May Day, and the big news is the Burger King Corp. announcement that the fast-food chain would switch to sourcing cage-free eggs and pork. The less-considered aspect of the resulting media coverage is that none of this needs to have played out the way it did.
The fast-food chain said it would phase out battery cages for laying hens and gestation crates for sows by 2017, making its pledge among the more comprehensive among a number of similar marketing tactics announced by McDonald’s and Wendy’s.
For example: McDonald’s Corp. stated back in February that the company would begin to require suppliers to begin phasing out gestation stalls, although the timeline was not set in stone.
Wendy’s gives preference to suppliers who have adopted plans to phase out gestation stalls and last year began requiring them to submit schedules for phasing them out—again, though, with no hard deadlines in place.
Reaction to the BK announcement represents something of a litmus test on animal welfare. Animal rights activists, such as the Humane Society of the United States, and their sympathizers within the NGO community rejoiced over what they painted as a victory. Industry organizations, such as the National Pork Producers Council, complained that Burger King—and presumably other foodservice chains that have taken similar steps—were “bullied into companying” with the activist agenda.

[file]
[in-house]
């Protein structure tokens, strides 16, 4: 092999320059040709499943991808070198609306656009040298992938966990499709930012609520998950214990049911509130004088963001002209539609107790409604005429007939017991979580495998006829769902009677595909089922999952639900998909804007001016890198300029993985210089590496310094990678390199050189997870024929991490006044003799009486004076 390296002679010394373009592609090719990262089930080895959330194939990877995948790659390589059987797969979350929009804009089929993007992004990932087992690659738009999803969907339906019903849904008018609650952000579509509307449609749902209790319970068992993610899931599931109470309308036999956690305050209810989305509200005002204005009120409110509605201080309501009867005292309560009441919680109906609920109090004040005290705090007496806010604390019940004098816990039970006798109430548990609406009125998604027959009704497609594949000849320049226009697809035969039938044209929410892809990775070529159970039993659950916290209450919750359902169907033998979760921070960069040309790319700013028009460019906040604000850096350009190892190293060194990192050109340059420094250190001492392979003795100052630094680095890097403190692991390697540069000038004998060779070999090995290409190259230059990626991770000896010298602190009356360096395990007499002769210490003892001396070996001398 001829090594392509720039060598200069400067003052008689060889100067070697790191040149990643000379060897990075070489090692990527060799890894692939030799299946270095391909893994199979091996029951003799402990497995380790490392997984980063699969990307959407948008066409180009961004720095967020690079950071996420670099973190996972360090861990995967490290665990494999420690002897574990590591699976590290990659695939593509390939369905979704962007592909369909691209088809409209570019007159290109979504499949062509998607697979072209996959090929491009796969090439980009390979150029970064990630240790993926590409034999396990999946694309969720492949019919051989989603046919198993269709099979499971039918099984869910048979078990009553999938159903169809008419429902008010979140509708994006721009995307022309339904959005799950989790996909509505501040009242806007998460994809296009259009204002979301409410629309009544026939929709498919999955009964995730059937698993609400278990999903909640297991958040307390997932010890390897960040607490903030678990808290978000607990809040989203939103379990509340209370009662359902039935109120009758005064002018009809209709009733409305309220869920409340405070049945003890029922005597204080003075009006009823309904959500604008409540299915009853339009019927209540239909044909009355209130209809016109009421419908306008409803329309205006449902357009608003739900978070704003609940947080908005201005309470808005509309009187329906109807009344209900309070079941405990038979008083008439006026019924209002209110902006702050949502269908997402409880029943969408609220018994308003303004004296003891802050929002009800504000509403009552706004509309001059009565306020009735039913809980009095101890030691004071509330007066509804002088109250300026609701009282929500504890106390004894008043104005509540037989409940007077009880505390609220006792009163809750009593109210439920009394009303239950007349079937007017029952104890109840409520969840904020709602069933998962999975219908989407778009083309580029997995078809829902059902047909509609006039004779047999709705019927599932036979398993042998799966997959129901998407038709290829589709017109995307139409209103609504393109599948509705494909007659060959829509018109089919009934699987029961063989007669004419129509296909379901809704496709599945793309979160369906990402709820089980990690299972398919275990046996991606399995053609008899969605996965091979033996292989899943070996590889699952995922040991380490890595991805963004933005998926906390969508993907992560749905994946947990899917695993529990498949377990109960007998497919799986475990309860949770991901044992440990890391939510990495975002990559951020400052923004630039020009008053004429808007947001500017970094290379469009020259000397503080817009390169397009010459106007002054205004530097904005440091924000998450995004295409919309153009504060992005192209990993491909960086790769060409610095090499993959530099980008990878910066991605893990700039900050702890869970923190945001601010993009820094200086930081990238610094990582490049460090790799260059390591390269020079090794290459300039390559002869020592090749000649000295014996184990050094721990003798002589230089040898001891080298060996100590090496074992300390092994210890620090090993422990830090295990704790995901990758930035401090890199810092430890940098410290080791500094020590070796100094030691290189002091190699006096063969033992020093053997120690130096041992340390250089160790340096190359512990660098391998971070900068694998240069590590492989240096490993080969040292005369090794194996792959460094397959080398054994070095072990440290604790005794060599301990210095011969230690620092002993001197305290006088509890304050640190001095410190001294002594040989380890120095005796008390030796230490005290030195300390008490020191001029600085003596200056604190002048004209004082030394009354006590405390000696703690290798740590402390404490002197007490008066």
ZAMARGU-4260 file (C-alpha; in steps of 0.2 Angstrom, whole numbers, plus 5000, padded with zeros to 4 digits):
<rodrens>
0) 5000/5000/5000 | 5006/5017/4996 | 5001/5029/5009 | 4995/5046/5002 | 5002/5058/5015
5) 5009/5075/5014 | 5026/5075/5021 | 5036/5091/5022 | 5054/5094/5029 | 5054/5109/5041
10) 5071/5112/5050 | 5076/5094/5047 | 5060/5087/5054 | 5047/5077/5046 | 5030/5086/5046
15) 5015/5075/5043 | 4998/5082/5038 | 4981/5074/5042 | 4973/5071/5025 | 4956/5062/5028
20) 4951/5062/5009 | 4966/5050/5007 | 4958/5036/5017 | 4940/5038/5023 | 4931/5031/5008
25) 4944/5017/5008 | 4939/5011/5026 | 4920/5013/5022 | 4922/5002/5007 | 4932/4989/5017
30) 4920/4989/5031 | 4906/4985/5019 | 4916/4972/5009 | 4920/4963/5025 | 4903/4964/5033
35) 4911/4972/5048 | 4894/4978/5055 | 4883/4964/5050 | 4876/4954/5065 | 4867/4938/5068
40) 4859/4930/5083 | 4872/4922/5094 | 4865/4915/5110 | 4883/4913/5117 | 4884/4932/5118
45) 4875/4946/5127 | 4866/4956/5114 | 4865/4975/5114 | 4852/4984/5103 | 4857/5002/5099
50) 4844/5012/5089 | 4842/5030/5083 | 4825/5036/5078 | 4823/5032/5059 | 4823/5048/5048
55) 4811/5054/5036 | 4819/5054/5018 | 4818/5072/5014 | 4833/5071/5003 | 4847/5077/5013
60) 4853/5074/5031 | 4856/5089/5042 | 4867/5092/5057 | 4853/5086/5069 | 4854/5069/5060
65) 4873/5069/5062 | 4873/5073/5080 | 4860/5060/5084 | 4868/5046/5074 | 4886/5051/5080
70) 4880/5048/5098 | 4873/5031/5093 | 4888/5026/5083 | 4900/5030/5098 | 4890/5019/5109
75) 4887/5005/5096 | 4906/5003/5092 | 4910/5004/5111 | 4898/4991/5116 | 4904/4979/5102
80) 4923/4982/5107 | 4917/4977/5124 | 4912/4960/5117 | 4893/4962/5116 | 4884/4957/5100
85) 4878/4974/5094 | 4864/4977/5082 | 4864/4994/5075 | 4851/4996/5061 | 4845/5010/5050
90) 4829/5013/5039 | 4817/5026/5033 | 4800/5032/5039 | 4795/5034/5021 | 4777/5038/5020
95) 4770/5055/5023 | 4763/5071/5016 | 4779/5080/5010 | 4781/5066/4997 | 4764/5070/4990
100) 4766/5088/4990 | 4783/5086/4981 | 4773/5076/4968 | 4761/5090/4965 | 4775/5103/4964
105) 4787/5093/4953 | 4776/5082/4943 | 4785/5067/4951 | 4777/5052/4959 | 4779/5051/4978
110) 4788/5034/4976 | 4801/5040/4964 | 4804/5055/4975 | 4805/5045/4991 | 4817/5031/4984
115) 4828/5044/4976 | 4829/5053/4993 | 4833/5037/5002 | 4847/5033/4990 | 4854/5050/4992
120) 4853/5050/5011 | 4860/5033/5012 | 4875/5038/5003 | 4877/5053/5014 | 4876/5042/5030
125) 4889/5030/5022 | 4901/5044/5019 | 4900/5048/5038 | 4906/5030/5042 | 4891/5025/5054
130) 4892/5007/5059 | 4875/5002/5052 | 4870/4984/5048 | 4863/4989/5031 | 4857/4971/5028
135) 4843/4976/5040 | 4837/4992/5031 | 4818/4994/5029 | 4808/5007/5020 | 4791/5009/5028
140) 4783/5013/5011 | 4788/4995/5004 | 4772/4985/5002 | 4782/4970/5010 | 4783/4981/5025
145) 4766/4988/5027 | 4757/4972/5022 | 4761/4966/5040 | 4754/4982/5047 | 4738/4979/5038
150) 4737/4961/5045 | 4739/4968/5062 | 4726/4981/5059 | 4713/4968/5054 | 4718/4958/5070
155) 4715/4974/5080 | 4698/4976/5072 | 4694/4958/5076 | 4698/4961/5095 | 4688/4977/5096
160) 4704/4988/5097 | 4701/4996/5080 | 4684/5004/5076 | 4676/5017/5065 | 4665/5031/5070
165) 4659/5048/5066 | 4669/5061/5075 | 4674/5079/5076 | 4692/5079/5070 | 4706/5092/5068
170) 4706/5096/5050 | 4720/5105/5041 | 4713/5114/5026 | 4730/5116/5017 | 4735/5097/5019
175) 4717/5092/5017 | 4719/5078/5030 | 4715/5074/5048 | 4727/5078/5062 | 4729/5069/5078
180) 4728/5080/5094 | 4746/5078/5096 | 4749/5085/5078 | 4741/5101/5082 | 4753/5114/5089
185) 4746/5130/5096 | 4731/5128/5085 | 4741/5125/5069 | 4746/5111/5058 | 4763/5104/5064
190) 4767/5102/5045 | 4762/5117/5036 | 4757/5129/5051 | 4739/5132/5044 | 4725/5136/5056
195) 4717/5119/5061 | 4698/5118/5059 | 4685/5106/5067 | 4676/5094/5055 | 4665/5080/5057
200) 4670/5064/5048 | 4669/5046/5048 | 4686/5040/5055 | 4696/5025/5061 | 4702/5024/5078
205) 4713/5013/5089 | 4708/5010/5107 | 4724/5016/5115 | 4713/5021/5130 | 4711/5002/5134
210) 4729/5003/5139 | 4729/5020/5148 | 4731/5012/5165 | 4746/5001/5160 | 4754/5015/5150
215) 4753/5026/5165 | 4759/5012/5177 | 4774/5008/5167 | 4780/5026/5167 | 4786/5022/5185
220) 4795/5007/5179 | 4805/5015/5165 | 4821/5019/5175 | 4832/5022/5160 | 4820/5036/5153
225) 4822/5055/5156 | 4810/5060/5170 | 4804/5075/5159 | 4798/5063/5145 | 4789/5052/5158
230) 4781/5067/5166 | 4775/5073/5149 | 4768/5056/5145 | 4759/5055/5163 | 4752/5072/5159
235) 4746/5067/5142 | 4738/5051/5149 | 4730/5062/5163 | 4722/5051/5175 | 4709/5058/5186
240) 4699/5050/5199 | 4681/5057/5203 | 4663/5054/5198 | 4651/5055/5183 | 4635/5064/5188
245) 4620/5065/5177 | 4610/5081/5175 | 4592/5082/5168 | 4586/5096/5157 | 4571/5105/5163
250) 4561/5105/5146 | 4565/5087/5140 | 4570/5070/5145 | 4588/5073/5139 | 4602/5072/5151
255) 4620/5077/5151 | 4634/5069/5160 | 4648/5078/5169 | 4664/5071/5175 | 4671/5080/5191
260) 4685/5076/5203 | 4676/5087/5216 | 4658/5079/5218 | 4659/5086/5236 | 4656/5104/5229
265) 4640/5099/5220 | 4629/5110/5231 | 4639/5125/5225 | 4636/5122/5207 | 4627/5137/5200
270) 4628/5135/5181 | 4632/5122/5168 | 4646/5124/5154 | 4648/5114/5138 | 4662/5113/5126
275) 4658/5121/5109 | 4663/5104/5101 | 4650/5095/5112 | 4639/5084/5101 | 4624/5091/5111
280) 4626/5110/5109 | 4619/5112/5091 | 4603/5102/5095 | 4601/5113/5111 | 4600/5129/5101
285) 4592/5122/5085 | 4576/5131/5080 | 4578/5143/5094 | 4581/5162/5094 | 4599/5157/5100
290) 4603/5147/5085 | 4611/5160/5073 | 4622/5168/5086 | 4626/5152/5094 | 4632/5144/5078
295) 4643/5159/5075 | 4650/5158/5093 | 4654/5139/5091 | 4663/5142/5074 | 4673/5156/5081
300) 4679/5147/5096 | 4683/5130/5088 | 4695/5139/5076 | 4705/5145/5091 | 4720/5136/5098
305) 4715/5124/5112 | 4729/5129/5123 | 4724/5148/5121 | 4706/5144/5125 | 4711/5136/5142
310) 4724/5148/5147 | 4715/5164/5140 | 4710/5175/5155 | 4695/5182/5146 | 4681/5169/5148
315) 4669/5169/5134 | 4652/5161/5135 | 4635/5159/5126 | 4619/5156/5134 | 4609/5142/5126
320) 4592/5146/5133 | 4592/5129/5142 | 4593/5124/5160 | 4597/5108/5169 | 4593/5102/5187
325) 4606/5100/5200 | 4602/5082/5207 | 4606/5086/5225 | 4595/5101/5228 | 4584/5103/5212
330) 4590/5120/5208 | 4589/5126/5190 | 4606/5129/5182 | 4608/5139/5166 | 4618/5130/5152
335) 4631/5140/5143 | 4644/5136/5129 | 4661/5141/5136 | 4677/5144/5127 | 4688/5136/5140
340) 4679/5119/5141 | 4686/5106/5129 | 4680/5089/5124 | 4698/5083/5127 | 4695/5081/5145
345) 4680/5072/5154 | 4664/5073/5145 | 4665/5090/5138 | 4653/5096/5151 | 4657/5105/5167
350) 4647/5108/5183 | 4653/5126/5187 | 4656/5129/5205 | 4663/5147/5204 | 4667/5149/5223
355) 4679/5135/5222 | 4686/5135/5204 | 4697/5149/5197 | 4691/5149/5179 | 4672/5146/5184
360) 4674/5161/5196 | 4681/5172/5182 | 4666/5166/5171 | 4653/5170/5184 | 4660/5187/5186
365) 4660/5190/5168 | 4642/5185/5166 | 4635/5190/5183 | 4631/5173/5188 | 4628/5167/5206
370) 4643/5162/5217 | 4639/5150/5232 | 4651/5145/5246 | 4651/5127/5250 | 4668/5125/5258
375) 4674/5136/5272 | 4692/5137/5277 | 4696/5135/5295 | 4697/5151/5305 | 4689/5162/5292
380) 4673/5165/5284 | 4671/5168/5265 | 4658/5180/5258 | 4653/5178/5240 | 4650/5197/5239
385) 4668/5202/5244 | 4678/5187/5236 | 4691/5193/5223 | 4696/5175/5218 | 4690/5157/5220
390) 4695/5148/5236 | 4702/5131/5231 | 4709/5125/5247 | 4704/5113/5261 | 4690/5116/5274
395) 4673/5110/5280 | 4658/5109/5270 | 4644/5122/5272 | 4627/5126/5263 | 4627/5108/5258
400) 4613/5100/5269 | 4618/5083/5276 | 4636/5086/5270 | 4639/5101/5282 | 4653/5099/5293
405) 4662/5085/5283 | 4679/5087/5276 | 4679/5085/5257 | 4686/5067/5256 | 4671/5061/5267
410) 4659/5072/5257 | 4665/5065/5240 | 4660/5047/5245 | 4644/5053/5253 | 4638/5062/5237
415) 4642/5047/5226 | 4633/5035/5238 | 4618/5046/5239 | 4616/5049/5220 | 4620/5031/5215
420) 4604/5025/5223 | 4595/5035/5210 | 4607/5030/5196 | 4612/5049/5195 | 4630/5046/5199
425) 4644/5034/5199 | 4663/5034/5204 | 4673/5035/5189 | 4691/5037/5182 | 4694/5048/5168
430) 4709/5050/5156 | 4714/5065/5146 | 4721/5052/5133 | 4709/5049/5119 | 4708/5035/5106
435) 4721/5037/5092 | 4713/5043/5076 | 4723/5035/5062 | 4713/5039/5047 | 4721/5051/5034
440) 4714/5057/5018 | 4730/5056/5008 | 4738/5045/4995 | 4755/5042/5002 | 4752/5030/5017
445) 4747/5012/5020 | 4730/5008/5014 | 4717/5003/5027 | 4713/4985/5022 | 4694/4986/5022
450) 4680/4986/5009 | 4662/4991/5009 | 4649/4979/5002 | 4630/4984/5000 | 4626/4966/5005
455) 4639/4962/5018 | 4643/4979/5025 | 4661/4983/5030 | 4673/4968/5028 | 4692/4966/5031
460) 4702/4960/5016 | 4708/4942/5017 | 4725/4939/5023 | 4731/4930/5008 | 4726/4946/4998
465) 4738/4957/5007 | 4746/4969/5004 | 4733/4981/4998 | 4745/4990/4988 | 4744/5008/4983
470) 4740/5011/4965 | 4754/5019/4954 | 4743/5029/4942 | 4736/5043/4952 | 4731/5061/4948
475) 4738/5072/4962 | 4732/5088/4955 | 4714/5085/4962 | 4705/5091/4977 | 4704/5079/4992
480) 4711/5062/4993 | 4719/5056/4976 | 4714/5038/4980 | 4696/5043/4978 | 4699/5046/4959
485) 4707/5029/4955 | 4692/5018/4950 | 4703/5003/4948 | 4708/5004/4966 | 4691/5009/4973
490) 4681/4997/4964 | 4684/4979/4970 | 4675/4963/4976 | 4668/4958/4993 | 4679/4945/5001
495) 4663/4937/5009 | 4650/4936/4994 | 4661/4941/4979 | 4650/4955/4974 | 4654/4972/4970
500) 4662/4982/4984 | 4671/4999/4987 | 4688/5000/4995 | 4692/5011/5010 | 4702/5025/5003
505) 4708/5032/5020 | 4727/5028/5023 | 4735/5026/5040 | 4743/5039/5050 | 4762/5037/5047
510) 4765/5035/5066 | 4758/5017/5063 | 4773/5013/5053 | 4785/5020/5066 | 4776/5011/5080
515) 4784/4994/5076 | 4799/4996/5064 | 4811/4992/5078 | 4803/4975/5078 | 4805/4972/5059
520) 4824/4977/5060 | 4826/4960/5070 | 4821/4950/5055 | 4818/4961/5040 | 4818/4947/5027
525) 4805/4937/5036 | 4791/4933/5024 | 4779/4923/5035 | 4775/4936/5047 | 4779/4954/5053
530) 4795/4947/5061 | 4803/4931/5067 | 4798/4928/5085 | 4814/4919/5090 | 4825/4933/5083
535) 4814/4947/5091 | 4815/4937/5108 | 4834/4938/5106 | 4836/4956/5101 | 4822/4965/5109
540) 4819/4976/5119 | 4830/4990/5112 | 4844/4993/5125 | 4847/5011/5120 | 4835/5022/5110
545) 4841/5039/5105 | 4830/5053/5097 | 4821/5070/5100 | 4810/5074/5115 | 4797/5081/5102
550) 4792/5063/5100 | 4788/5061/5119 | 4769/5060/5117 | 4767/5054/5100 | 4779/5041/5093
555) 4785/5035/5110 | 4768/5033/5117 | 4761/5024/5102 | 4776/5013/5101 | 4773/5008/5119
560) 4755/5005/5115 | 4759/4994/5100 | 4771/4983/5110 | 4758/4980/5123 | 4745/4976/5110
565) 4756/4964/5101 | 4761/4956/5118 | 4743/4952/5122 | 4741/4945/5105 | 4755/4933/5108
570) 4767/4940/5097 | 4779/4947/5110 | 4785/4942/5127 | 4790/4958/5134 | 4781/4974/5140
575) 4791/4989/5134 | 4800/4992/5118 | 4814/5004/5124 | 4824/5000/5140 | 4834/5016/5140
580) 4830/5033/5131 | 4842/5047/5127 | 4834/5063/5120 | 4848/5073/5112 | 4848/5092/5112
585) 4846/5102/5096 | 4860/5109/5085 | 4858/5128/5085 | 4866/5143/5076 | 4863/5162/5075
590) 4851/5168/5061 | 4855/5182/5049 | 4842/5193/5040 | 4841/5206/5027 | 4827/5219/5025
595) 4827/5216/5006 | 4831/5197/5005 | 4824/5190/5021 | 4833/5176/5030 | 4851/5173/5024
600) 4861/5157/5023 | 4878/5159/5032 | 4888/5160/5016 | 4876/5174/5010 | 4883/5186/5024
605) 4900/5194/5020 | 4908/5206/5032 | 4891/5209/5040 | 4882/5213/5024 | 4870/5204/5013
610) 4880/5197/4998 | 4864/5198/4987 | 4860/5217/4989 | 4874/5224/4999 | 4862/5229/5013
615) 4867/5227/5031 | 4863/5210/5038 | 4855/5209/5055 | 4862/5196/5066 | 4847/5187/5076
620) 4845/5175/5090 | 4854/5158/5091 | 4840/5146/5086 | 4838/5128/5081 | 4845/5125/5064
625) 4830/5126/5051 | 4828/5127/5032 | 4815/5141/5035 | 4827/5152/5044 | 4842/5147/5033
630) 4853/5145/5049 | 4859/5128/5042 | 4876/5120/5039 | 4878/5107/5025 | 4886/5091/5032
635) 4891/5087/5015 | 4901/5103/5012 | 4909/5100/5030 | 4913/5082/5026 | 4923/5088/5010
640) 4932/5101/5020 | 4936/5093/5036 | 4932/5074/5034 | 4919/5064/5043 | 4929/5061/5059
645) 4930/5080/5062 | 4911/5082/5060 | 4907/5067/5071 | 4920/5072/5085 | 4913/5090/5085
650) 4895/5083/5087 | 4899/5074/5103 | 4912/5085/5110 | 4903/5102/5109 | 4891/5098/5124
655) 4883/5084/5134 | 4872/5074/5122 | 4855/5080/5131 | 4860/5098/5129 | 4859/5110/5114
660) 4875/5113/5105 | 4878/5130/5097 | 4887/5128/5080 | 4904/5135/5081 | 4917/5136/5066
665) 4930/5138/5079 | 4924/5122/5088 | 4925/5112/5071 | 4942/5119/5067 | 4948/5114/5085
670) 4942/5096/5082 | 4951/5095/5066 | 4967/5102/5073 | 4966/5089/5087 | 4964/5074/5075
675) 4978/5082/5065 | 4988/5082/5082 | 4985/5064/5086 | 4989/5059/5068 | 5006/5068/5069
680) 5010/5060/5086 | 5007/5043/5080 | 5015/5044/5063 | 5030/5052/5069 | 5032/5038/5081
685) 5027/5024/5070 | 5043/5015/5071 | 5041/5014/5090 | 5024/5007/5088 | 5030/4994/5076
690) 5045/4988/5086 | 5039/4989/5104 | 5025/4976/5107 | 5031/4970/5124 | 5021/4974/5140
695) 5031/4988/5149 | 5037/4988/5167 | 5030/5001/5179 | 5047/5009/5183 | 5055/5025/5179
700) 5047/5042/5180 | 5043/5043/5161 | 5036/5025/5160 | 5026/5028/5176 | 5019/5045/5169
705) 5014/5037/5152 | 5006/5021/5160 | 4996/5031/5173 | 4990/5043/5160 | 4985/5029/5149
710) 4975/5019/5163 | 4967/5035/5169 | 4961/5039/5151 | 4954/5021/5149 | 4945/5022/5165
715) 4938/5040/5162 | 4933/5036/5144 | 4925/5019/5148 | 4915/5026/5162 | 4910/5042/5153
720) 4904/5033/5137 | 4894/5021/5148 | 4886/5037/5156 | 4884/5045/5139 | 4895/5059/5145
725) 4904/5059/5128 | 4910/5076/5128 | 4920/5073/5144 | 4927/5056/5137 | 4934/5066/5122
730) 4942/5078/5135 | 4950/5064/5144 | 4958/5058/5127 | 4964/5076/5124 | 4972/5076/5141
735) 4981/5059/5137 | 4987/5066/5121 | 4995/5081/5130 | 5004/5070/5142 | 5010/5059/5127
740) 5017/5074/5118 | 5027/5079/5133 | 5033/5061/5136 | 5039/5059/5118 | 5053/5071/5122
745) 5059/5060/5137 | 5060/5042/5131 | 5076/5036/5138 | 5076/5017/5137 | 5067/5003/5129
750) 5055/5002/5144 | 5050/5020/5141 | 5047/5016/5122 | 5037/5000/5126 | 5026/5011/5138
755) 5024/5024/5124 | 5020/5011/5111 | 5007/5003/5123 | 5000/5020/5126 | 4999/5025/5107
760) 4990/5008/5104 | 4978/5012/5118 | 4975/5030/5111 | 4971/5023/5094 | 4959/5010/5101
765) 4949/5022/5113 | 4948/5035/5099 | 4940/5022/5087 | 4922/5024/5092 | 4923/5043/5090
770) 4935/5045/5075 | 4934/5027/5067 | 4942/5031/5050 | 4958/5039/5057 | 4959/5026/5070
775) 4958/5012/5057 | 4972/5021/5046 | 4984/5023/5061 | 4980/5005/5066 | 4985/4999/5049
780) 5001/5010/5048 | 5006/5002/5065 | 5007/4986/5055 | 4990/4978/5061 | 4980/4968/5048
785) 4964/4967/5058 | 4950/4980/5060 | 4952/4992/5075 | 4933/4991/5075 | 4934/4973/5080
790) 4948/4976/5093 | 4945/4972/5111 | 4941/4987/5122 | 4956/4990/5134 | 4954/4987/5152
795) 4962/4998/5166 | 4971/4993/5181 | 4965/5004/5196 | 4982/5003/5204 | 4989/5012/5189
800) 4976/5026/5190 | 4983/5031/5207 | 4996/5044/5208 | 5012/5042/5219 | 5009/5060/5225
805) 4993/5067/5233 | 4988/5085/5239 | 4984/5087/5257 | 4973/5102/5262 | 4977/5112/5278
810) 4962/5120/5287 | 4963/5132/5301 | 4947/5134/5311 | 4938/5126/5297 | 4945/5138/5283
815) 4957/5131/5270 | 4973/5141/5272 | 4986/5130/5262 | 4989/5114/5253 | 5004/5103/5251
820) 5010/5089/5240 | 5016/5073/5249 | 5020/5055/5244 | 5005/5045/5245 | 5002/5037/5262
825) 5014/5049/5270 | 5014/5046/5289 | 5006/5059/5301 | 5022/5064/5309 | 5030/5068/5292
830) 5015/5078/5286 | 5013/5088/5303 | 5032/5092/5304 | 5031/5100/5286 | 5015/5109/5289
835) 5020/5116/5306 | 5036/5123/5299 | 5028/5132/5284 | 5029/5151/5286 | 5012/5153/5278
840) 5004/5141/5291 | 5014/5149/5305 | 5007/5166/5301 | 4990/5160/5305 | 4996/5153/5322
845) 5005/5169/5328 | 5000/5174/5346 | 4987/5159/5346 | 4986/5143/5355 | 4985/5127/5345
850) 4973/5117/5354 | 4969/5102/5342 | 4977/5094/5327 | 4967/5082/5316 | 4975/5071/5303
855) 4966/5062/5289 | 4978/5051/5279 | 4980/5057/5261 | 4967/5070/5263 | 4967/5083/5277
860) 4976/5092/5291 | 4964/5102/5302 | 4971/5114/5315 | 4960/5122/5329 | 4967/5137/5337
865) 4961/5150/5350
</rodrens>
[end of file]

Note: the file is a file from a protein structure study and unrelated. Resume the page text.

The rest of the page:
Truth is, Burger King’s decision to buy pork from suppliers who plan to phase out gestation crates wasn’t nearly the bold move major media made it out to be, seeing as how key pork industry players such as Cargill, Hormel and Smithfield Farms have already started phase-outs of the stalls.
Worse, the Humane Society of the United States was able to hog the spotlight. In a most distasteful aspect of the news coverage surrounding BK’s announcement, HSUS president Wayne Pacelle took credit for the development, even as his self-serving statement properly put credit where it actually belongs: with consumer demand.
“There was once a time when action on social concerns like animal welfare and sustainability in the food industry was rare,” Pacelle told The Huffington Post. “Now, emerging public consciousness about animals, combined with productive collaboration between The HSUS and corporate leaders like Burger King, is beginning to change that dynamic. Animal welfare is becoming an important element in corporate social responsibility.”